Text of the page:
Weedy Rice Crops Ups Again in Northern Calif. Rice Fields
By Patrick Cavanaugh, Farm News Director
In Northern California, rice growers typically prepare to start harvesting in mid-September, but some growers have endured a lot of weed pressure from weedy rice (Oryza), also known as red rice, according to Whitney Brim-DeForest, a UC Cooperative Extension Rice Farm Advisor in Sutter, Yuba, Placer, and Sacramento Counties who focuses particularly on weeds. Red rice is actually the same species as cultivated rice, but it produces far fewer grains per plant and is therefore considered a pest.
Brim-DeForest said weedy rice is common in the Southeast, but not in California. “We’ve been pretty lucky in California in that we actually don’t have a big problem with it,” she said. “It’s a big problem down in the southern U.S. and they have been dealing with it in for a long time; but we have had it crop up. I think the last time was in 2006, and we managed to deal with it. It somehow popped up again in the last couple of years, so we’re dealing with it again.”
How weedy rice reached California is apparently a mystery. “We don’t really know the source of it, to be honest,” said Brim-DeForest. “We’re investigating that through research, hopefully starting this fall,” she said.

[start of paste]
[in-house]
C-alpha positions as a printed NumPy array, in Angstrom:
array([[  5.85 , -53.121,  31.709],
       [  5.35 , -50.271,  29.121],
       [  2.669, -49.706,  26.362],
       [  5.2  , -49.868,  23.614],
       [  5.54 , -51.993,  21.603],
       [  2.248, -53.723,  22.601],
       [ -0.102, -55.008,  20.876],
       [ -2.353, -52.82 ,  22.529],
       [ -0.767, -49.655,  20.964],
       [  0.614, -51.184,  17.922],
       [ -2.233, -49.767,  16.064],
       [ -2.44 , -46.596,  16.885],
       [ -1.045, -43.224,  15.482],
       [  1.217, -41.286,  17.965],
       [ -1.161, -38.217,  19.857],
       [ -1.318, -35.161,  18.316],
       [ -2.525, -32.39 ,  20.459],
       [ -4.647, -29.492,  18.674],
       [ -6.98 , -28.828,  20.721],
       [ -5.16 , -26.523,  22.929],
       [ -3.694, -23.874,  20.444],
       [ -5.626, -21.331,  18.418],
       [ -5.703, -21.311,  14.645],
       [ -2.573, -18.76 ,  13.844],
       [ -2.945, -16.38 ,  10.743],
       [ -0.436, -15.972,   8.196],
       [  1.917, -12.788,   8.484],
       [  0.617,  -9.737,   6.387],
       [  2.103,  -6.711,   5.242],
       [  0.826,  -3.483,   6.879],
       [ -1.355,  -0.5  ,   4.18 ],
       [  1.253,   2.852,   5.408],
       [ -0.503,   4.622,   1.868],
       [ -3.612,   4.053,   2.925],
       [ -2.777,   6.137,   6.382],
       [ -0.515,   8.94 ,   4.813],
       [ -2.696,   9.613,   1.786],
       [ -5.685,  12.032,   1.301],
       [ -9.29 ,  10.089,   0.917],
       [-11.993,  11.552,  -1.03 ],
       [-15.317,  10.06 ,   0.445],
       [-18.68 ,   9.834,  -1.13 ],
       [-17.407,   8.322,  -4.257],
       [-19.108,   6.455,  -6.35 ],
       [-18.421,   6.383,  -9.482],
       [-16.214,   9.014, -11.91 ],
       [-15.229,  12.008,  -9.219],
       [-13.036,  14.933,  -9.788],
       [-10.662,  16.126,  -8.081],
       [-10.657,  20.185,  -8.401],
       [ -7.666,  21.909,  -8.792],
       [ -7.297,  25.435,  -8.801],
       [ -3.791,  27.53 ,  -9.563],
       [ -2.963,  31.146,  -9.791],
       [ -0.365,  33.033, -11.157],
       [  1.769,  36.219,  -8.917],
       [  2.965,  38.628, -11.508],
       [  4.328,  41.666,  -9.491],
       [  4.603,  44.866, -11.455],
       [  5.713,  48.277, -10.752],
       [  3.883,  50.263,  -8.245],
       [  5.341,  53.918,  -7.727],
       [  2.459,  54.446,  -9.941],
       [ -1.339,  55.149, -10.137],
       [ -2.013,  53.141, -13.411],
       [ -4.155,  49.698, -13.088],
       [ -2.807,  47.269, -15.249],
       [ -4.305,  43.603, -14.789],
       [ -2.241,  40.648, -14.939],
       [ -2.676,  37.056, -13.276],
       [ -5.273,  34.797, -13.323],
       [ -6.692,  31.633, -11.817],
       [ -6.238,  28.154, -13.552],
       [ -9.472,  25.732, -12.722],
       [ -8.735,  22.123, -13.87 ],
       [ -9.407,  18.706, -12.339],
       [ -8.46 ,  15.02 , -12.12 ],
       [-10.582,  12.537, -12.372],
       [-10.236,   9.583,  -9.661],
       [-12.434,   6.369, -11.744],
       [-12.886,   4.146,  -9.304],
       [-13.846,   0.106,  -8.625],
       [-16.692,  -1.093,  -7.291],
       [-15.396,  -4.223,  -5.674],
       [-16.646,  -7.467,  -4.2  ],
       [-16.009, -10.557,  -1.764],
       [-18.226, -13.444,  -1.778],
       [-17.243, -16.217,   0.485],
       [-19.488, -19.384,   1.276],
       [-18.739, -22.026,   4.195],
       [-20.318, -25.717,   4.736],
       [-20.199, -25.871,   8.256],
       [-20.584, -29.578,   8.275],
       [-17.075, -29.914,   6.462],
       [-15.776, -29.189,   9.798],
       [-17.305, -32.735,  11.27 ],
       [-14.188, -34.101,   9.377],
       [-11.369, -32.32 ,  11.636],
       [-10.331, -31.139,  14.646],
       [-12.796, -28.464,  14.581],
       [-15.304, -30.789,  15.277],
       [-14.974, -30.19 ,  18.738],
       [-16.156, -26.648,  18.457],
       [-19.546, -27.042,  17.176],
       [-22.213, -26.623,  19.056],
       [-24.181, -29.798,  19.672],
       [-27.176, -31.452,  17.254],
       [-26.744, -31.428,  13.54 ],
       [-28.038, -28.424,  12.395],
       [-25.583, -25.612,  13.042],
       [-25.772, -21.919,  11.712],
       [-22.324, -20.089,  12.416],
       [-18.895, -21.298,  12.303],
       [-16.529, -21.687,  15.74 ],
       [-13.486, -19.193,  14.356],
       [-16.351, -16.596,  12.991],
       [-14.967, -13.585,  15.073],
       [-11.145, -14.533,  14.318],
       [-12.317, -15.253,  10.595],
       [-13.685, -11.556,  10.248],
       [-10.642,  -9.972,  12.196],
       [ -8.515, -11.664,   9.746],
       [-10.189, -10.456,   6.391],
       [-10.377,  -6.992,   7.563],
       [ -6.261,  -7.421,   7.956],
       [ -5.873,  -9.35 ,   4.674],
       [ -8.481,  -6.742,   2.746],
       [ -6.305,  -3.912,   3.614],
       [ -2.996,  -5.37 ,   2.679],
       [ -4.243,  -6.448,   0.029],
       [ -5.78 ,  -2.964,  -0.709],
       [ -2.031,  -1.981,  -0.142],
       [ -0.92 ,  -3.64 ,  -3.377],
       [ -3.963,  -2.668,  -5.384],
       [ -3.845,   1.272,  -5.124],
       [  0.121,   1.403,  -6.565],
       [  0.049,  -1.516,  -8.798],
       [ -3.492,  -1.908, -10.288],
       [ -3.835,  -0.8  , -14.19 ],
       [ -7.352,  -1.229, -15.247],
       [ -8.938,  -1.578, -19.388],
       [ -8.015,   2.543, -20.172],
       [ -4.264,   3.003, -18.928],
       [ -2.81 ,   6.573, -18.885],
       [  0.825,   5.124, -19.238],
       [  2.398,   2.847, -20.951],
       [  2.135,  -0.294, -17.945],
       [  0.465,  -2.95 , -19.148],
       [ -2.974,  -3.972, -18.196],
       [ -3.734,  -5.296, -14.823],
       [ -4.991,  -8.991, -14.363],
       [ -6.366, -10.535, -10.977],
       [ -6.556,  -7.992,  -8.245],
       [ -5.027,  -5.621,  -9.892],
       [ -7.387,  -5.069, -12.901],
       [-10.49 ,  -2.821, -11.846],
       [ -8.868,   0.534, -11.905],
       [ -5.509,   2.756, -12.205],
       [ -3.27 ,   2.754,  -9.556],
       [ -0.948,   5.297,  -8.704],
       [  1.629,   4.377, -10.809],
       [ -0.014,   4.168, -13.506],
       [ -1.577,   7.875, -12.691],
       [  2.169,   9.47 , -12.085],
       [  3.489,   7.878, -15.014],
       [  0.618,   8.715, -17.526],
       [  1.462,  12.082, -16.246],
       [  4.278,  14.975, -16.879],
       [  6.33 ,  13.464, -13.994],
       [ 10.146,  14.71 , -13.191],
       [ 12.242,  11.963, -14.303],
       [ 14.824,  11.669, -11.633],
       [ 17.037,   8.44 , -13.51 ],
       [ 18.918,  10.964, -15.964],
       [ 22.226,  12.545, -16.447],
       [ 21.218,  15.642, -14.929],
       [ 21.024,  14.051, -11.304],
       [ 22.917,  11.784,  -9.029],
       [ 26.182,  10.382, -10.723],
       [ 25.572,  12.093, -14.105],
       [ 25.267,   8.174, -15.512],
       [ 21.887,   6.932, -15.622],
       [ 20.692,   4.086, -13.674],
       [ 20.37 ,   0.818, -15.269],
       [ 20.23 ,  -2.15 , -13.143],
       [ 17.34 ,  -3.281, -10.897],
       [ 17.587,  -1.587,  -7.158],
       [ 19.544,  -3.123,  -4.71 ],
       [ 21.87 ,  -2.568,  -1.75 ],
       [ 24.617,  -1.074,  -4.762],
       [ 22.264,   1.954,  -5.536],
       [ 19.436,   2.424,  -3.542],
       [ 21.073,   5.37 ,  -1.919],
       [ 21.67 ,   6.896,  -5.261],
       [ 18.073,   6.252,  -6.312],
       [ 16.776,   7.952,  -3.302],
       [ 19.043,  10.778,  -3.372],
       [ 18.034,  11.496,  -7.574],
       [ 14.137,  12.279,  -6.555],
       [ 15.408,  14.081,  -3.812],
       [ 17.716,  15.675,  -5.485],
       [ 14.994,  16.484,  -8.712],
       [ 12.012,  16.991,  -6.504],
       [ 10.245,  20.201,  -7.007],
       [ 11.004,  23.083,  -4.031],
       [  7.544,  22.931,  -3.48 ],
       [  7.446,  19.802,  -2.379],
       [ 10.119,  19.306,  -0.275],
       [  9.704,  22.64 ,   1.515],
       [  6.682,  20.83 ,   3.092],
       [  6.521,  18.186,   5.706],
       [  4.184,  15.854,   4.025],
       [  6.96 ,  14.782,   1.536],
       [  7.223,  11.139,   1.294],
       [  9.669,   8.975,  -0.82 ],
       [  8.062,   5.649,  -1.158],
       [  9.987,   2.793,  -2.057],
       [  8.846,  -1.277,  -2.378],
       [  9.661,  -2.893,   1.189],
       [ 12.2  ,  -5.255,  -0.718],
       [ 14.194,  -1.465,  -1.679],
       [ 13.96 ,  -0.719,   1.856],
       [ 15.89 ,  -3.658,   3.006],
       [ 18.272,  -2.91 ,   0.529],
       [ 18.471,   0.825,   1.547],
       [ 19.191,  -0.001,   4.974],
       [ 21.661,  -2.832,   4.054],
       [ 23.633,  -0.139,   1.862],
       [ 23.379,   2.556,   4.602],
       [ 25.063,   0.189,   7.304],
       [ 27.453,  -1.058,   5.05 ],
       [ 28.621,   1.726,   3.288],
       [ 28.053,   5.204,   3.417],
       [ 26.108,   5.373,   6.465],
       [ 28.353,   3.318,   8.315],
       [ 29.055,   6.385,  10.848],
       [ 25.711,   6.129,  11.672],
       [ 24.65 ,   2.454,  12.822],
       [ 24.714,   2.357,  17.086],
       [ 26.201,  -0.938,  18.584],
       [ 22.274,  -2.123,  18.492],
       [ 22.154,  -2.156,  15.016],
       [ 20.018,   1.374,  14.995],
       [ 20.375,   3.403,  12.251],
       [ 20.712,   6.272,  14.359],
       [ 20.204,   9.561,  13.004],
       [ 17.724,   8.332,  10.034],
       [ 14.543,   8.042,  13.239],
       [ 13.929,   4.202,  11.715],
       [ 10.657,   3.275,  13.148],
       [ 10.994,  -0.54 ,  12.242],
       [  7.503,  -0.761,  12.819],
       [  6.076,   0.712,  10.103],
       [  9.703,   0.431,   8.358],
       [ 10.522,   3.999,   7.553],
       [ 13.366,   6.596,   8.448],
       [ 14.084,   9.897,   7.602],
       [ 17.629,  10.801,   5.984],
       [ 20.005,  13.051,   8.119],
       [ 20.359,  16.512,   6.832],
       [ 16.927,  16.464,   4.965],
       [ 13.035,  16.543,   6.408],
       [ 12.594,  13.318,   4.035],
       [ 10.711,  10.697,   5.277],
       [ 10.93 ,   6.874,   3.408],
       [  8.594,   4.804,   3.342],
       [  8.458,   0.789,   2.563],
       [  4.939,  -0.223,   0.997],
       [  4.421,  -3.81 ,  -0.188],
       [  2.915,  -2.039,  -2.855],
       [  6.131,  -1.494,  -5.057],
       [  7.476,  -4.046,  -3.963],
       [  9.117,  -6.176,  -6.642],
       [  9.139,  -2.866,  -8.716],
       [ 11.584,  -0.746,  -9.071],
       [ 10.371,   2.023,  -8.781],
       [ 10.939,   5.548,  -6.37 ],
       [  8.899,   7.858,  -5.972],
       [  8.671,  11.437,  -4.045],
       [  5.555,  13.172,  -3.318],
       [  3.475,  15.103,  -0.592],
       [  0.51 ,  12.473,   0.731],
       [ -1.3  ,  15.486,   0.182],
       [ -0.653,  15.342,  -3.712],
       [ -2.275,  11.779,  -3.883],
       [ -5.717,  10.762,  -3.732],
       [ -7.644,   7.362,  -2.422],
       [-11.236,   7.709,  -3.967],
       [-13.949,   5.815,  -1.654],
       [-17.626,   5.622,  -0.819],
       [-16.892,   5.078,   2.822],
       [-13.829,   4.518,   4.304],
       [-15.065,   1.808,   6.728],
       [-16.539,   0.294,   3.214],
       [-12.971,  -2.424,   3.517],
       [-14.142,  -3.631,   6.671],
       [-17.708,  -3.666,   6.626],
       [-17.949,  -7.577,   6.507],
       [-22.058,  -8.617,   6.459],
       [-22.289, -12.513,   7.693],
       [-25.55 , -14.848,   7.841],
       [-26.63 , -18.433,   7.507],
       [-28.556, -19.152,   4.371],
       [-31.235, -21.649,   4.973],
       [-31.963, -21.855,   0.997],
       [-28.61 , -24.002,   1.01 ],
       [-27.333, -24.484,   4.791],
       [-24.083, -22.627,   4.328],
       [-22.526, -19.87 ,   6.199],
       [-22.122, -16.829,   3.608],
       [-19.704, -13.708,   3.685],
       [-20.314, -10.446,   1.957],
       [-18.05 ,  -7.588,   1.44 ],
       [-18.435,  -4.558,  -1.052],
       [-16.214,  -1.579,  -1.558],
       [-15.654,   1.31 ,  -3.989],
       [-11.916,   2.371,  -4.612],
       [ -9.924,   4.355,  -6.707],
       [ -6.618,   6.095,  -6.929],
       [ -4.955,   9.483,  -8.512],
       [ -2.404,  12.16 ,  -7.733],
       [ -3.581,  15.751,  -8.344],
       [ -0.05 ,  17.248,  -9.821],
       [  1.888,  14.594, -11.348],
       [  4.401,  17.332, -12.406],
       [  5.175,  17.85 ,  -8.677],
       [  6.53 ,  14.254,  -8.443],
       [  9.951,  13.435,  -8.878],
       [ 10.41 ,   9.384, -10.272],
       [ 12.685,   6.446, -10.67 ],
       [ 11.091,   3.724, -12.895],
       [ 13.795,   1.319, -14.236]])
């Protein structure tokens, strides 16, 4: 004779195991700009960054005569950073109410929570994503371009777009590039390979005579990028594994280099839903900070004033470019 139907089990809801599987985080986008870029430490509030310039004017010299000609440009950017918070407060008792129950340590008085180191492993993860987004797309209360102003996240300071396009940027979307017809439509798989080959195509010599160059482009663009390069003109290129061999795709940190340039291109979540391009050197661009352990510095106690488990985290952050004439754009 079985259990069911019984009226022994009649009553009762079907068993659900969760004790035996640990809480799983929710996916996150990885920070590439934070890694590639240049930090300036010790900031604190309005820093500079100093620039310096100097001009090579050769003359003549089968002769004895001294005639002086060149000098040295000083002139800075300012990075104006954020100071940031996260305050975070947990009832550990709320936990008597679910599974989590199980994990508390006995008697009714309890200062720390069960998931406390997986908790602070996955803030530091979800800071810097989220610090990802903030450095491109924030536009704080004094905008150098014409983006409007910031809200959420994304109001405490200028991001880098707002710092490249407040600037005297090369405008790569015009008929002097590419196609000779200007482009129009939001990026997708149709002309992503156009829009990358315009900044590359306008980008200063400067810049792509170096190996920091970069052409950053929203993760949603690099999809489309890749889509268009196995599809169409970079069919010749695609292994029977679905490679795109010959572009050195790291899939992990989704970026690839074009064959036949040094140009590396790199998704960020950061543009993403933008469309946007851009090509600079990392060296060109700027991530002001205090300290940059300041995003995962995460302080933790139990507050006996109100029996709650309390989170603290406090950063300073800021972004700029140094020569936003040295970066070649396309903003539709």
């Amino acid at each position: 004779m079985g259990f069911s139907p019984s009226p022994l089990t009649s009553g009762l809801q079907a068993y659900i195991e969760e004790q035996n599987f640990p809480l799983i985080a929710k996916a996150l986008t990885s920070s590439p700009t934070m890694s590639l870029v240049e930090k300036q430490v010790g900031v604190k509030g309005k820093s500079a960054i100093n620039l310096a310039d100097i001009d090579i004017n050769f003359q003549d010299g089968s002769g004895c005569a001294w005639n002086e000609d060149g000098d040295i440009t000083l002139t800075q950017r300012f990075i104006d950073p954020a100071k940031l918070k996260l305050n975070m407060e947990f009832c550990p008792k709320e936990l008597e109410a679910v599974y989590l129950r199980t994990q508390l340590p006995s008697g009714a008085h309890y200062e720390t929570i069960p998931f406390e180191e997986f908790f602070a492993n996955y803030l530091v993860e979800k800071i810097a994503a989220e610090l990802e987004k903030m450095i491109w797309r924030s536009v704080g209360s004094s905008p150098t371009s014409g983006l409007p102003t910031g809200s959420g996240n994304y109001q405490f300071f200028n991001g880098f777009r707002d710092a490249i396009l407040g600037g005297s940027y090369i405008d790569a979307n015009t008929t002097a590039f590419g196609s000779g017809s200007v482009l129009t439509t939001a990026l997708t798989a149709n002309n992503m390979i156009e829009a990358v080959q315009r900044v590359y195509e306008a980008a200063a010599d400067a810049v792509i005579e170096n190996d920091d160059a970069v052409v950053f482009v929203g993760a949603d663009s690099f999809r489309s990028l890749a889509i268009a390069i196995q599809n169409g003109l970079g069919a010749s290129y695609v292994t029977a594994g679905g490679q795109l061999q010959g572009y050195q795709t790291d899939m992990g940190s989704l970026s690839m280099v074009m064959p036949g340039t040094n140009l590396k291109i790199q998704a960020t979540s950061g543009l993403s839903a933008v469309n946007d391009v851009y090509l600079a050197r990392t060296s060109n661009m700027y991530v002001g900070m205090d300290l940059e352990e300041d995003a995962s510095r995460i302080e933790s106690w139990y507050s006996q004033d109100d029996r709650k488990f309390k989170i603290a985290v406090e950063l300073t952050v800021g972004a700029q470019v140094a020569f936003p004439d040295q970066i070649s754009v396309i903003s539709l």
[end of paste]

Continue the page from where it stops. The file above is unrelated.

Brim-DeForest said growers have few choices to control weedy rice. “Growers that have it will either have to rogue¹ it out, pull it out by hand or sacrifice that field and spray it with Roundup,” she said, “which would kill the rice as well. And, if the rice grower doesn’t know he has weedy rice in the field, it could hurt him later at the rice mill,” explained Brim-DeForest.
“Once harvested, the rice goes to the mill. If a certain amount of red rice bran (the outer layer surrounding the rice grain) is discovered, the mill will not accept it and could reject the entire load,” she said.
¹rogue (verb) to remove inferior or unwanted plants